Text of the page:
After a year-long investigation by Montana Fish, Wildlife and Parks, a northwest Montana man pled guilty to nine misdemeanor hunting violations on Oct. 18, 2021. The charges against Alfred “Toby” Bridges of Sanders County included the unlawful hunting of black bears over bait and killing an elk out of season, according to MFWP.
The investigation by game warden Morgan Post and MFWP investigator Tom Chianelli focused on the unlawful hunting of black bears over bait, a practice that’s illegal in Montana. Bridges used “a variety of human foods, including barbecue sauce, to bait bears” in his hunting area.
During the investigation, law enforcement also discovered additional hunting violations. The charges to which Bridges pled guilty last fall include: two counts of killing black bears over bait, two counts of unlawful possession of those two black bears, one count of killing a cow elk after the general elk season ended, one count of unlawful possession of that elk, one count of loan and transfer of a license for a whitetail buck he shot using another individual’s license, one count of taking an overlimit for the buck since he had already shot a buck during the 2020 general hunting season, and one count of unlawful possession of that buck.
Bridges pled not guilty to two additional charges related to a third black bear shot over bait, but failed to appear in court on Dec. 15 for a pre-trial hearing, according to Sanders County Justice Court clerk and restitution officer Carl Marquardt. This resulted in two arrest warrants for failure to appear. Personal Facebook posts indicate Bridges was preparing to move in early November and packed his belongings in late November to return to the Midwest.
The nine misdemeanor convictions led to fines and restitution totaling $9,605, plus the loss of Bridges’ hunting, fishing, and trapping privileges for 54 months. Although Bridges paid most of the $9,605, he still owes $305 as of March 11. That resulted in a third arrest warrant, for failure to pay.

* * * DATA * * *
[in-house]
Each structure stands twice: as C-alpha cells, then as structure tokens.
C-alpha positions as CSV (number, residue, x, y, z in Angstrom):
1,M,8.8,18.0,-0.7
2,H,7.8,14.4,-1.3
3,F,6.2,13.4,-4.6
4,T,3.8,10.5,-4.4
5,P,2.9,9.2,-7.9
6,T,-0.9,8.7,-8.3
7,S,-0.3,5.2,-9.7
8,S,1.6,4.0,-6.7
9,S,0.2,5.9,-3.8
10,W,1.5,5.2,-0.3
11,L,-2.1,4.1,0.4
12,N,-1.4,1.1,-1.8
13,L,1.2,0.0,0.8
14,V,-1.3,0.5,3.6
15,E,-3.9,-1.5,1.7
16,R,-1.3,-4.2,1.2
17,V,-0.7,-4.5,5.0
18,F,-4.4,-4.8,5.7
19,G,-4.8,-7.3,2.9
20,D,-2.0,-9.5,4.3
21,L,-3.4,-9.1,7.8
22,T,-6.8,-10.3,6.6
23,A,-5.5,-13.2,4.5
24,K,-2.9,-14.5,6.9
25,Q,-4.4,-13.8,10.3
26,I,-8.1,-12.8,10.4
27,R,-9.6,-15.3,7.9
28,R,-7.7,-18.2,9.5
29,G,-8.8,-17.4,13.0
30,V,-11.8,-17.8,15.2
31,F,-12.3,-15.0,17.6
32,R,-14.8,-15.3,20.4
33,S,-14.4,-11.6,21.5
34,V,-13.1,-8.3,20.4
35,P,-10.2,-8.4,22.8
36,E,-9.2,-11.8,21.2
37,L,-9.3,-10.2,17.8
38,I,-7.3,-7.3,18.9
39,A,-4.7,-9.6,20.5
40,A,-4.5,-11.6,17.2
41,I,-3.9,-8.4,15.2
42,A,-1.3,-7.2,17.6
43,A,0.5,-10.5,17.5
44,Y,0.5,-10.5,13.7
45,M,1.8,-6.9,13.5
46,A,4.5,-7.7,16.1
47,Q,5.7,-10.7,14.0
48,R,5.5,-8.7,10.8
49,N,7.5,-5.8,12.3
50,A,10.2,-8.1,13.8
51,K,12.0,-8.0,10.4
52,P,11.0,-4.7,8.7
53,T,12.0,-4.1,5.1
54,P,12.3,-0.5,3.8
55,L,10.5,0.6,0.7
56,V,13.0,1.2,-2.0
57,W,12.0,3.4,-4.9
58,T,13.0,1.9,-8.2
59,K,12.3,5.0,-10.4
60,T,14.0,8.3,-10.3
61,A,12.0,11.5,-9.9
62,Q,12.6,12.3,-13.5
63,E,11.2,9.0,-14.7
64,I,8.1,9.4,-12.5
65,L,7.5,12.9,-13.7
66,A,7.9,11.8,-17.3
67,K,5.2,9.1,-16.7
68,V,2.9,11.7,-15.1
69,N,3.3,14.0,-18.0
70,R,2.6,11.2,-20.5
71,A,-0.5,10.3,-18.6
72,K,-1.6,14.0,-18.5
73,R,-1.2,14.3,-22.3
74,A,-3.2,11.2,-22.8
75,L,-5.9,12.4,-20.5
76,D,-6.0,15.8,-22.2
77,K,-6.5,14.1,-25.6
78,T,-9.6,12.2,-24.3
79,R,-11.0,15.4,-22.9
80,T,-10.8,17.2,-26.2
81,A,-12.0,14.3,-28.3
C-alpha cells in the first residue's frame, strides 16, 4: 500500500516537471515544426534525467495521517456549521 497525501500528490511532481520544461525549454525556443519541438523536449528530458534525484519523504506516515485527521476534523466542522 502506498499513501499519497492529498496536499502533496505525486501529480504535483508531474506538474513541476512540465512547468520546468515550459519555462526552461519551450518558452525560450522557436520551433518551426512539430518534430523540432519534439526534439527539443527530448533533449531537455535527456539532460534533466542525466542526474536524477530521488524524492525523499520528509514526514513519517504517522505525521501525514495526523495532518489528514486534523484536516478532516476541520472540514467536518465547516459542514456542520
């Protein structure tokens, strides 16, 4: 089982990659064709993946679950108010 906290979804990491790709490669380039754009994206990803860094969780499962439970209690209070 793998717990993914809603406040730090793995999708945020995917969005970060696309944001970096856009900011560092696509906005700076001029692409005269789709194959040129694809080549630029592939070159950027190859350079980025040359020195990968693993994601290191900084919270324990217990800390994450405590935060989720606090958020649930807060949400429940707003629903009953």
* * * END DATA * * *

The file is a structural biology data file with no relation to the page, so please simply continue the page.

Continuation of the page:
The Sanders County Justice Court has limited jurisdiction, according to Marquardt, and these three warrants are non-extraditable outside the state of Montana. In other words, law enforcement in other states cannot act on these warrants to arrest Bridges or return him to Montana to face the outstanding charges.
According to a Feb. 1 blog post, Bridges was searching for a new home in northern Arkansas or southern Missouri. He wrote that he “signed a purchase agreement on a small cabin close to large tracts of National Forest” due to its “hundreds of miles of clear running creeks and rivers … numerous wildlife/conservation areas … many miles of hiking trails … numerous places to shoot …” In a Facebook post published one day after pleading guilty to the misdemeanor charges, Bridges wrote, “Please do not worry about me ‘Not Having Places To Hunt’ when I head back to the Midwest. … I will actually get in a lot more hunting than I have since making the move to Montana. One thing is for certain … there in the heart of the Midwest, I have a lot more quality private land to hunt than I have while living amongst the Rockies.”
There are healthy black bear populations and bear seasons in both states. Montana is a member of the Interstate Wildlife Violator Compact, however, so Bridges will not be able to legally hunt black bears nor purchase hunting licenses in all 47 member states (which include Arkansas and Missouri) for at least four years.
Bridges is a former guide, employee of Knight Rifles, and outdoor writer who has published work with several publications, including one bylined story for Outdoor Life, which has since been unpublished. His blog, North American Muzzleloader Hunting, has been active since 2004 according to the page’s Facebook group, which has nearly 4,000 followers.
Although MFWP Region 1 communication and education program manager Dillon Tabish did not confirm whether tips from the statewide poaching hotline aided investigators in this particular case, he encourages hunters and other residents to continue to call in potential hunting and wildlife violations.
“That always really helps us crack down on these situations,” says Tabish. “That’s always a beneficial tool for hunters. For example, even in the past 24 hours since this news release has been out, we’ve received a lot of [unrelated] calls to the tip line. We really appreciate hunters trying to stop these poachers.”